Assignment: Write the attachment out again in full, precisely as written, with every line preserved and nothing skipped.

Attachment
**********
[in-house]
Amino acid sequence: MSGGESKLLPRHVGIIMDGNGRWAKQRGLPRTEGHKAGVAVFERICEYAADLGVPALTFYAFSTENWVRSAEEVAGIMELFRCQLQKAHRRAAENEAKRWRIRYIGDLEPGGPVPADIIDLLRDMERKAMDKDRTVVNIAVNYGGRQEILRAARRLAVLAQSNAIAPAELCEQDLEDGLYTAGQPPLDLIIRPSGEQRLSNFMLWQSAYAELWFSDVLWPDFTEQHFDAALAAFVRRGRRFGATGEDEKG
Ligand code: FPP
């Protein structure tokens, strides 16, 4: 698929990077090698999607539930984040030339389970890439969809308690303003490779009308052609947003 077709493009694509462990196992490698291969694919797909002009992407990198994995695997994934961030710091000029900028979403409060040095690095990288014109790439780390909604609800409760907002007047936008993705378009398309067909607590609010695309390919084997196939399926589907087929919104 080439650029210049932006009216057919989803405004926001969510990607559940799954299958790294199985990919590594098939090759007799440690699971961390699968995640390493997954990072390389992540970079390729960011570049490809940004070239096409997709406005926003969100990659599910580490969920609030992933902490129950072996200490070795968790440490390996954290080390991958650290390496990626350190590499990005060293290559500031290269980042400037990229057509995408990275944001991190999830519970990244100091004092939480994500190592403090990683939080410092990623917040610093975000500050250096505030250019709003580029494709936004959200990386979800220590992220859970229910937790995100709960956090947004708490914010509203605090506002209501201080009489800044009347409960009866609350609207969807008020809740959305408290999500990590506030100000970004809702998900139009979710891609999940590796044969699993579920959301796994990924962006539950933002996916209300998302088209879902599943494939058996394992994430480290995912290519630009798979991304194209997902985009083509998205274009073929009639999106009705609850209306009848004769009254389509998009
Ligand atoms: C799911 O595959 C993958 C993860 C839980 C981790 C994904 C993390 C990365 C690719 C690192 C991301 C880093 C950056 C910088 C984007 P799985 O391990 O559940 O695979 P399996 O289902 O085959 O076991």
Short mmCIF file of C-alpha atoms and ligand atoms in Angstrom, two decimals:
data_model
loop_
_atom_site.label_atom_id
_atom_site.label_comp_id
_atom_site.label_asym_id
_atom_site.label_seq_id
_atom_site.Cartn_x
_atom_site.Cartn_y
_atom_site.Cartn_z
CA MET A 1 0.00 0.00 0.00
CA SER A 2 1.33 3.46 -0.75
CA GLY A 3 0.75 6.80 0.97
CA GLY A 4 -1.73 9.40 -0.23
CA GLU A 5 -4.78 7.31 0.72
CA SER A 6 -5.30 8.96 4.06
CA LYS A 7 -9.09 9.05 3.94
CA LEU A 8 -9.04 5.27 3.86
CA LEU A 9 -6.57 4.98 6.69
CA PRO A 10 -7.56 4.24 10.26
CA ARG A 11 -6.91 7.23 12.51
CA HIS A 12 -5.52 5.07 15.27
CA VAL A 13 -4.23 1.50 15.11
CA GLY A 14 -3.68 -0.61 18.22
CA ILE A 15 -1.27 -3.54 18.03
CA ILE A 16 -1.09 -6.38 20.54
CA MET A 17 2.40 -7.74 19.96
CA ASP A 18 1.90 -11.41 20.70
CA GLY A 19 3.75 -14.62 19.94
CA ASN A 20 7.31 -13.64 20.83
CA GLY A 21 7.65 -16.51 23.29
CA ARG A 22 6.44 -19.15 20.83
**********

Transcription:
[in-house]
Amino acid sequence: MSGGESKLLPRHVGIIMDGNGRWAKQRGLPRTEGHKAGVAVFERICEYAADLGVPALTFYAFSTENWVRSAEEVAGIMELFRCQLQKAHRRAAENEAKRWRIRYIGDLEPGGPVPADIIDLLRDMERKAMDKDRTVVNIAVNYGGRQEILRAARRLAVLAQSNAIAPAELCEQDLEDGLYTAGQPPLDLIIRPSGEQRLSNFMLWQSAYAELWFSDVLWPDFTEQHFDAALAAFVRRGRRFGATGEDEKG
Ligand code: FPP
């Protein structure tokens, strides 16, 4: 698929990077090698999607539930984040030339389970890439969809308690303003490779009308052609947003 077709493009694509462990196992490698291969694919797909002009992407990198994995695997994934961030710091000029900028979403409060040095690095990288014109790439780390909604609800409760907002007047936008993705378009398309067909607590609010695309390919084997196939399926589907087929919104 080439650029210049932006009216057919989803405004926001969510990607559940799954299958790294199985990919590594098939090759007799440690699971961390699968995640390493997954990072390389992540970079390729960011570049490809940004070239096409997709406005926003969100990659599910580490969920609030992933902490129950072996200490070795968790440490390996954290080390991958650290390496990626350190590499990005060293290559500031290269980042400037990229057509995408990275944001991190999830519970990244100091004092939480994500190592403090990683939080410092990623917040610093975000500050250096505030250019709003580029494709936004959200990386979800220590992220859970229910937790995100709960956090947004708490914010509203605090506002209501201080009489800044009347409960009866609350609207969807008020809740959305408290999500990590506030100000970004809702998900139009979710891609999940590796044969699993579920959301796994990924962006539950933002996916209300998302088209879902599943494939058996394992994430480290995912290519630009798979991304194209997902985009083509998205274009073929009639999106009705609850209306009848004769009254389509998009
Ligand atoms: C799911 O595959 C993958 C993860 C839980 C981790 C994904 C993390 C990365 C690719 C690192 C991301 C880093 C950056 C910088 C984007 P799985 O391990 O559940 O695979 P399996 O289902 O085959 O076991």
Short mmCIF file of C-alpha atoms and ligand atoms in Angstrom, two decimals:
data_model
loop_
_atom_site.label_atom_id
_atom_site.label_comp_id
_atom_site.label_asym_id
_atom_site.label_seq_id
_atom_site.Cartn_x
_atom_site.Cartn_y
_atom_site.Cartn_z
CA MET A 1 0.00 0.00 0.00
CA SER A 2 1.33 3.46 -0.75
CA GLY A 3 0.75 6.80 0.97
CA GLY A 4 -1.73 9.40 -0.23
CA GLU A 5 -4.78 7.31 0.72
CA SER A 6 -5.30 8.96 4.06
CA LYS A 7 -9.09 9.05 3.94
CA LEU A 8 -9.04 5.27 3.86
CA LEU A 9 -6.57 4.98 6.69
CA PRO A 10 -7.56 4.24 10.26
CA ARG A 11 -6.91 7.23 12.51
CA HIS A 12 -5.52 5.07 15.27
CA VAL A 13 -4.23 1.50 15.11
CA GLY A 14 -3.68 -0.61 18.22
CA ILE A 15 -1.27 -3.54 18.03
CA ILE A 16 -1.09 -6.38 20.54
CA MET A 17 2.40 -7.74 19.96
CA ASP A 18 1.90 -11.41 20.70
CA GLY A 19 3.75 -14.62 19.94
CA ASN A 20 7.31 -13.64 20.83
CA GLY A 21 7.65 -16.51 23.29
CA ARG A 22 6.44 -19.15 20.83